Eating too much fat, saturated fat, trans fat, cholesterol, or sodium may increase your risk of certain chronic diseases, like heart disease, some cancers, or high blood pressure. Studies show trans fats lower good cholesterol and boost bad cholesterol, increasing your risk for heart disease and strokes, according to the American Heart Association. They're also suspected of playing a role in cancer and diabetes.

If a serving contains less than .5 grams of trans fat, the manufacturer is free to list it as 0g on the nutrition label. The front of the package may say “O trans fats!”, but if you see “partially hydrogenated” on the ingredient list, trans fats are present.

4.     Nutrients to consume in greater amounts – According to the FDA, most Americans don't get enough dietary fiber, vitamin A, vitamin C, calcium, and iron in their diets. Eating enough of these nutrients can improve your health and help reduce the risk of some diseases and conditions.

5.     Footnote of Percent Daily Values – This information does not change from product to product, because it serves as a guideline to consumers. As you read the percentages of nutrients, remember that DV is based on 2,000 calories a day, and adjust your serving size. In general, a diet containing 1,000 to 1,200 calories per day is what is recommend for most women trying to lose weight and a diet containing between 1,200 and 1,600 is appropriate for most men trying to lose weight.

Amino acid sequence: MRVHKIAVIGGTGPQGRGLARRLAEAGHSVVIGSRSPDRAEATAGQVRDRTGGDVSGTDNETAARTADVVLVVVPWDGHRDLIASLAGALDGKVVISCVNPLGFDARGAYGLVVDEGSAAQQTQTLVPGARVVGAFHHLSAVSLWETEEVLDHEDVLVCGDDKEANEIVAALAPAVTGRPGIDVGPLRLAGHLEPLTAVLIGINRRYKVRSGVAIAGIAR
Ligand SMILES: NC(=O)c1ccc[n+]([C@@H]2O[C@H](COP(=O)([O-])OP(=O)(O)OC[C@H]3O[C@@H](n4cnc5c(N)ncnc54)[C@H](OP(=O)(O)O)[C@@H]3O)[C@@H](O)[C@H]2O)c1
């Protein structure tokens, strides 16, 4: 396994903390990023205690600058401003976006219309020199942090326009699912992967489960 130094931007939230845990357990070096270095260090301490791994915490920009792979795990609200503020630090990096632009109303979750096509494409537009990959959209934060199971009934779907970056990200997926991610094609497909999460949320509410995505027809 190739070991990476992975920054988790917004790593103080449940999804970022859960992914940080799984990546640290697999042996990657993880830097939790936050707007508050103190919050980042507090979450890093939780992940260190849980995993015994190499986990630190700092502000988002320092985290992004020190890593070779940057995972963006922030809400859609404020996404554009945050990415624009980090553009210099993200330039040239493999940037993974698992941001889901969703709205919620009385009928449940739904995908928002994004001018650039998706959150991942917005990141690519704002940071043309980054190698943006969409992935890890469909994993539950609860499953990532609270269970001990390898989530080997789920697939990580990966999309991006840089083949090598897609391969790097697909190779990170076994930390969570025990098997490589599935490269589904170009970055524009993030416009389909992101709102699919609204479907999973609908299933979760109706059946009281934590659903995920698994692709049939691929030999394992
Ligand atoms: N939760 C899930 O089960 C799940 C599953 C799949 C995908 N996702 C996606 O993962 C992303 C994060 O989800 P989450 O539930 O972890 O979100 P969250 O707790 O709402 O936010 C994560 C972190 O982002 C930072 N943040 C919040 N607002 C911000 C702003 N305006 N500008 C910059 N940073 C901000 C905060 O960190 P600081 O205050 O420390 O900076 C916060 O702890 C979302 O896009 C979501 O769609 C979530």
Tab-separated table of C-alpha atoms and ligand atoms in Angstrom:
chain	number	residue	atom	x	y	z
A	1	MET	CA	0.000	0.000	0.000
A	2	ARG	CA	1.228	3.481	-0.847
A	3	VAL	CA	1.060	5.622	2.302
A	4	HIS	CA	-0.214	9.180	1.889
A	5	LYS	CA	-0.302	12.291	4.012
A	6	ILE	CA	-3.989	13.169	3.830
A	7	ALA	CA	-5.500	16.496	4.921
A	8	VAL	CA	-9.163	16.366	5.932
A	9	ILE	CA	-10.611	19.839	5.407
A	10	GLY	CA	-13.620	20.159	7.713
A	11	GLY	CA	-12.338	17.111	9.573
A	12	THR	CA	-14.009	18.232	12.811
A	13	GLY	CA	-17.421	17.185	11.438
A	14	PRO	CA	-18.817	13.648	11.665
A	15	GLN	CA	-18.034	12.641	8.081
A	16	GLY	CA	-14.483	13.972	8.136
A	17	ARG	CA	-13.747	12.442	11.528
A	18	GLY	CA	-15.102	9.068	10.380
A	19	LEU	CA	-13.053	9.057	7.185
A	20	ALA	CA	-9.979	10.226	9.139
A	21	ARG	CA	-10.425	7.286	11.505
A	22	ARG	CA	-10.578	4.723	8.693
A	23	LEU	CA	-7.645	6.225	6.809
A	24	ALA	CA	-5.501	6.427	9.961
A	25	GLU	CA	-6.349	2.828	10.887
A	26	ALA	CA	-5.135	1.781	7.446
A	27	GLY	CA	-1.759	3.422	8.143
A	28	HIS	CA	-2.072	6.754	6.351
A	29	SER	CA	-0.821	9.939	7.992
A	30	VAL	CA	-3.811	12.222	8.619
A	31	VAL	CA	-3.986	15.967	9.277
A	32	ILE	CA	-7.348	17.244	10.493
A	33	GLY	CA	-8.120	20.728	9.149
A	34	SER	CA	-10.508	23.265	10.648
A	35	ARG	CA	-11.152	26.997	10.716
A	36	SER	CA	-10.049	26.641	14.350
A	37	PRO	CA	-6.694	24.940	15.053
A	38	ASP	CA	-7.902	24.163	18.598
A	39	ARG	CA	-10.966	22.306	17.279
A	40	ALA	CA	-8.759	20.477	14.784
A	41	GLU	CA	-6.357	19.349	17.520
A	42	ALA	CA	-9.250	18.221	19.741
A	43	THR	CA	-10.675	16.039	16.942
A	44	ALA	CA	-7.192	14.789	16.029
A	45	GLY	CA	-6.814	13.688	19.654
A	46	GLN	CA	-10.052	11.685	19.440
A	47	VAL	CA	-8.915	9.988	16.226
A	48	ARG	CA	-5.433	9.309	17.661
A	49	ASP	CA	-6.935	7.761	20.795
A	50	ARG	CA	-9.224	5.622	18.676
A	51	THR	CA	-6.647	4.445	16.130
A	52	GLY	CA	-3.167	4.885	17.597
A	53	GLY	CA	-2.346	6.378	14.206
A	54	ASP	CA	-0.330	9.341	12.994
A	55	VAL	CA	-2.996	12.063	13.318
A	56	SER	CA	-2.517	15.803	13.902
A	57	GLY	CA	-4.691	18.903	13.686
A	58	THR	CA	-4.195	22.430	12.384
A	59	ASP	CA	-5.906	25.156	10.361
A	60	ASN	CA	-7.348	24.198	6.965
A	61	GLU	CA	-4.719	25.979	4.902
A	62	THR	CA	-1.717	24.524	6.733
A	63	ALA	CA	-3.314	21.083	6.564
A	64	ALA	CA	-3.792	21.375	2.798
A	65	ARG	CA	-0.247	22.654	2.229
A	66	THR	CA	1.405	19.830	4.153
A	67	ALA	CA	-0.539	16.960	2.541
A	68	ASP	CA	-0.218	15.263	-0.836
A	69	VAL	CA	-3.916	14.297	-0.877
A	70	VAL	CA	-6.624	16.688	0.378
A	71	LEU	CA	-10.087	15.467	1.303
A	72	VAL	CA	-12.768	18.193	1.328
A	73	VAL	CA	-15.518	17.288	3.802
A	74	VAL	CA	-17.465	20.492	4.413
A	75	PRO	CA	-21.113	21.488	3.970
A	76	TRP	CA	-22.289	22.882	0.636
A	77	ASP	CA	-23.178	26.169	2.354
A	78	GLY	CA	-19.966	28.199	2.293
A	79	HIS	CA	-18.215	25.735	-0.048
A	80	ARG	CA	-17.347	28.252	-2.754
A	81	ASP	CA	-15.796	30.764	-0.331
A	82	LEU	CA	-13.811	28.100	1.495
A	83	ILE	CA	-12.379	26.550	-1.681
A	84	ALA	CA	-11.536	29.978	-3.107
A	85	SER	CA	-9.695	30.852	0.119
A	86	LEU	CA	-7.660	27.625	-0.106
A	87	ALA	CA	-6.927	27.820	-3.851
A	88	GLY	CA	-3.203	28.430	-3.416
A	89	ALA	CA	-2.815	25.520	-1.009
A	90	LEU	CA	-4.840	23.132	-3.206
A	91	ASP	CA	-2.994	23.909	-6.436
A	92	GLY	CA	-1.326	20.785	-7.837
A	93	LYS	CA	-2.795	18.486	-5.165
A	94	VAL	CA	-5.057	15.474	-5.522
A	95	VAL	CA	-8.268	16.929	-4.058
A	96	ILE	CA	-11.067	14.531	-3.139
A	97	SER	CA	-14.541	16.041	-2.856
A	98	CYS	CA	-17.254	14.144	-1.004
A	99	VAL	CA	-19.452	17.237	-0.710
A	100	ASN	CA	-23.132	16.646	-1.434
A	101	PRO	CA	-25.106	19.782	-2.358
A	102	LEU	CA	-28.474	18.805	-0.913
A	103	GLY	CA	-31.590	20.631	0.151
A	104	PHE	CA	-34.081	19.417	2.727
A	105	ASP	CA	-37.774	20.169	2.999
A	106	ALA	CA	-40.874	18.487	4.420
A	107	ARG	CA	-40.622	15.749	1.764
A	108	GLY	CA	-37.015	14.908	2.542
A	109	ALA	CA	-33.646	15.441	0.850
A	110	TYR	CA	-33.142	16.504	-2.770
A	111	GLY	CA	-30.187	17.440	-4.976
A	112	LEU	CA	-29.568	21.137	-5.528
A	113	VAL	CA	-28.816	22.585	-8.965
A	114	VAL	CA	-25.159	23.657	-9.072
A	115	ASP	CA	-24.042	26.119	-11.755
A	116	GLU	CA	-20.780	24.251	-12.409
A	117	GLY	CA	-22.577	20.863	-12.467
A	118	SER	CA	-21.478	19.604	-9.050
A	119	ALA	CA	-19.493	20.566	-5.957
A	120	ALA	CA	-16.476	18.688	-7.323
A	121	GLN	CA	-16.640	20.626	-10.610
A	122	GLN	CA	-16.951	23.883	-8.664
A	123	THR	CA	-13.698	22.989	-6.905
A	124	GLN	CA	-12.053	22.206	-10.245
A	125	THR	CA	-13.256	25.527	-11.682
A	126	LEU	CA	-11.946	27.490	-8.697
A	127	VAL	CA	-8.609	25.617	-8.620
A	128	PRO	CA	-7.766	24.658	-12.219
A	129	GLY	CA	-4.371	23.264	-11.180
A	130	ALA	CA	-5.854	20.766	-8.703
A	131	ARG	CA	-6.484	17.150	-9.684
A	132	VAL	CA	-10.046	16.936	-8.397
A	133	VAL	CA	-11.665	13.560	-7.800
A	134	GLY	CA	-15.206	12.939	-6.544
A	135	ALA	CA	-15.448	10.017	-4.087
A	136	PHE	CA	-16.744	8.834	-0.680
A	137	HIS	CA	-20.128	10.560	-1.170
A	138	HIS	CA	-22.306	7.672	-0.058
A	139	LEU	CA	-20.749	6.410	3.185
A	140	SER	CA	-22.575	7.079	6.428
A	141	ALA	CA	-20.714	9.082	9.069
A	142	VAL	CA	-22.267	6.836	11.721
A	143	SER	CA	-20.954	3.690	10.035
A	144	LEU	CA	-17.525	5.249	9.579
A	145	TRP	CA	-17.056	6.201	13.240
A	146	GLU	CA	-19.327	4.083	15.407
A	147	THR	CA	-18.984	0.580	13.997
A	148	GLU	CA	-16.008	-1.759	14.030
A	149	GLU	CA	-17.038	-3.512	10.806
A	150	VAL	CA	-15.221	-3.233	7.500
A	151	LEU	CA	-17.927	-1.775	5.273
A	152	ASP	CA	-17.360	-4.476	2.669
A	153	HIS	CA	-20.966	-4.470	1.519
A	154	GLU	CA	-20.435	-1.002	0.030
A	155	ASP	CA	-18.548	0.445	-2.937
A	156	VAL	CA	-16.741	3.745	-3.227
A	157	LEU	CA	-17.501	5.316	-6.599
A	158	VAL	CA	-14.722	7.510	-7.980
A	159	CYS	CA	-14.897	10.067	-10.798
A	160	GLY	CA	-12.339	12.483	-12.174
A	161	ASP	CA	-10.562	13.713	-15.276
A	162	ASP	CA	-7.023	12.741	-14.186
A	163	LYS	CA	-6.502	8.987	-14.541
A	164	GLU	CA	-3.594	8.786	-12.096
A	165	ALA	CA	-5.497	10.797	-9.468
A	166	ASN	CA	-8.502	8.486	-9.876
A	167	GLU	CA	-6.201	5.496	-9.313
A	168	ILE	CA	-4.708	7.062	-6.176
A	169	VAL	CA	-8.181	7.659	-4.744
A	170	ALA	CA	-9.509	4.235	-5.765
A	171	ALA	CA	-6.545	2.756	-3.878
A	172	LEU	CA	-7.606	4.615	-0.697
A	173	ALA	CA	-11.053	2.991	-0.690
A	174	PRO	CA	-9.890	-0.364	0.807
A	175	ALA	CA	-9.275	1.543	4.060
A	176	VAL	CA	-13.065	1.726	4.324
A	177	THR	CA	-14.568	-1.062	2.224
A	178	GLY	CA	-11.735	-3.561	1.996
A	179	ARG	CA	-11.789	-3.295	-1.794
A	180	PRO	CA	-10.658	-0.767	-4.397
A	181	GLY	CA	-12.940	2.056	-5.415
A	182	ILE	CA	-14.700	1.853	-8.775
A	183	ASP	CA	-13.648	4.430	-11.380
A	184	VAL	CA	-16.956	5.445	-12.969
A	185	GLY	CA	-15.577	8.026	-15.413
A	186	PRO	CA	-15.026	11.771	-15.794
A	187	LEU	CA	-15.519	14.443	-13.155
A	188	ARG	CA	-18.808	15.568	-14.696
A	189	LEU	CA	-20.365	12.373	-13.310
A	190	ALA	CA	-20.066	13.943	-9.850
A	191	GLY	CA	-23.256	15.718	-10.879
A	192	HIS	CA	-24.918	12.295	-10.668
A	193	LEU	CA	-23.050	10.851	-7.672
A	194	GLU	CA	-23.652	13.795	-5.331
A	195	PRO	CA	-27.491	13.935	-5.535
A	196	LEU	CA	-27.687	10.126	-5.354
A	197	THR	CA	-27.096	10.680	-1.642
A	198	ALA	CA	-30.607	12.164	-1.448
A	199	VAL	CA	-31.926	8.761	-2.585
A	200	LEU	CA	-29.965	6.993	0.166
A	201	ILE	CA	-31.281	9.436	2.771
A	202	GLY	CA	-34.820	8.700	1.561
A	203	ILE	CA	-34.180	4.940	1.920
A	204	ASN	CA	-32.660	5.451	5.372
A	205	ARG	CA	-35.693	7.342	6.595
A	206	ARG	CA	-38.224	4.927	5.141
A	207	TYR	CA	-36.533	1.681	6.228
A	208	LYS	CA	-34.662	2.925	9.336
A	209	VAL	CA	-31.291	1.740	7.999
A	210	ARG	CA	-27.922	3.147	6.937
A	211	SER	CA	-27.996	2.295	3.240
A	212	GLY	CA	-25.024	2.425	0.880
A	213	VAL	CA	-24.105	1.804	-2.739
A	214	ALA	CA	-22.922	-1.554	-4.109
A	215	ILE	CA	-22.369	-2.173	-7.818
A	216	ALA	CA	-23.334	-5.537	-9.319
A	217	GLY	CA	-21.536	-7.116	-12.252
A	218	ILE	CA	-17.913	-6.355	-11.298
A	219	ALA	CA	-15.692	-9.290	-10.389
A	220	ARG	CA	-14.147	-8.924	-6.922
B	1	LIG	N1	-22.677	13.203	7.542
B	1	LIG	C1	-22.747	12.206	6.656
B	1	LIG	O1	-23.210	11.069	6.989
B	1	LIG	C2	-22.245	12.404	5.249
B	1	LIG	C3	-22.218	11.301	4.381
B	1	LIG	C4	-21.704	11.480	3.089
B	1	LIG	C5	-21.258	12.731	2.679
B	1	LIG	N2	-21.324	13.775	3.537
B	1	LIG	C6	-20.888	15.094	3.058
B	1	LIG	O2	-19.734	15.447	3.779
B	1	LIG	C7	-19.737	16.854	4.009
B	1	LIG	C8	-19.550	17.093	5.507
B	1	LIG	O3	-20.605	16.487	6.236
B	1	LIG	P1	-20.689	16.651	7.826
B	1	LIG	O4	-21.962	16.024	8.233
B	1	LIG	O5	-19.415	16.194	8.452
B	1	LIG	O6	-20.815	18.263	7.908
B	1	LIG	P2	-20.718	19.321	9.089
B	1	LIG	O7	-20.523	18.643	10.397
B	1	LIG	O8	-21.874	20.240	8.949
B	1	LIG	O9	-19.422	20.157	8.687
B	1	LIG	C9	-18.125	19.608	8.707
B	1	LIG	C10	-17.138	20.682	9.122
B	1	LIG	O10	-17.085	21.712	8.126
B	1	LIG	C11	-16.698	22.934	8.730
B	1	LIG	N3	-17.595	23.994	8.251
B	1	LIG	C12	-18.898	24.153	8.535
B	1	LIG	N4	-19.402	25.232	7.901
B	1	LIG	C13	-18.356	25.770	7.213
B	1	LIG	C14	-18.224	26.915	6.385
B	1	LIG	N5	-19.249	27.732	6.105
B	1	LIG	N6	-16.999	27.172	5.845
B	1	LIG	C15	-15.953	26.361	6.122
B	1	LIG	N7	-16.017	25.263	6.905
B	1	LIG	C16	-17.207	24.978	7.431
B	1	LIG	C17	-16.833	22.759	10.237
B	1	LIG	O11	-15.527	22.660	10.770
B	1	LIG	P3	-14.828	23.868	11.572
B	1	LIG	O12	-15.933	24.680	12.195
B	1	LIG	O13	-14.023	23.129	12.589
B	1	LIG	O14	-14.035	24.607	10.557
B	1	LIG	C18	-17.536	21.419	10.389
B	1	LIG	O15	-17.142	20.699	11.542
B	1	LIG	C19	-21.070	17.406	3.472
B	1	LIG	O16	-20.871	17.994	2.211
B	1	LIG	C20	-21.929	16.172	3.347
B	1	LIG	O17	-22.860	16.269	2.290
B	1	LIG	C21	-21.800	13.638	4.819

6.      Interpreting the % of DV – According to the FDA, anything reading 5% or less is low. Anything at 20% or more is high. Look for low percentages in the undesireable nutrients, and high percentages in the desireable nutrients. When you're in a hurry, sometimes the best you can do is compare three brands of the same product, such as chili. Manufacturers tend to standardize serving sizes. For chili, it's 1 cup. So when you check the different brands for %DV it's easy to see which contains more of the nutrients you want and less of those you don't want.

7.      Ingredients -- Ingredients are listed in order from the greatest amount to the least. In general, nutritionists say the fewer the ingredients, the better.


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Other Back-to-School Tips

Save your child from embarrassment tip: For moms whose oldest child is entering middle school… Before packing a lunch for your child in a reusable lunch bag like you did in elementary school, check to see if the lunch norm is “brown bagging” it. It might help the first day go a little easier.

Bone-building tip:  Going “low salt” helps the body have maximum calcium absorption. Every two extra grams of dietary sodium decreases the amount of calcium absorbed by 30 to 40 mg., according to Lynn Moss, M.S., R.D.


School shopping tip: Stock up on composition books while they are cheap and before stores sell out. Each year, after the high schoolers receive their supply lists, we need about 15-20 composition books between my five kids, says Brenna.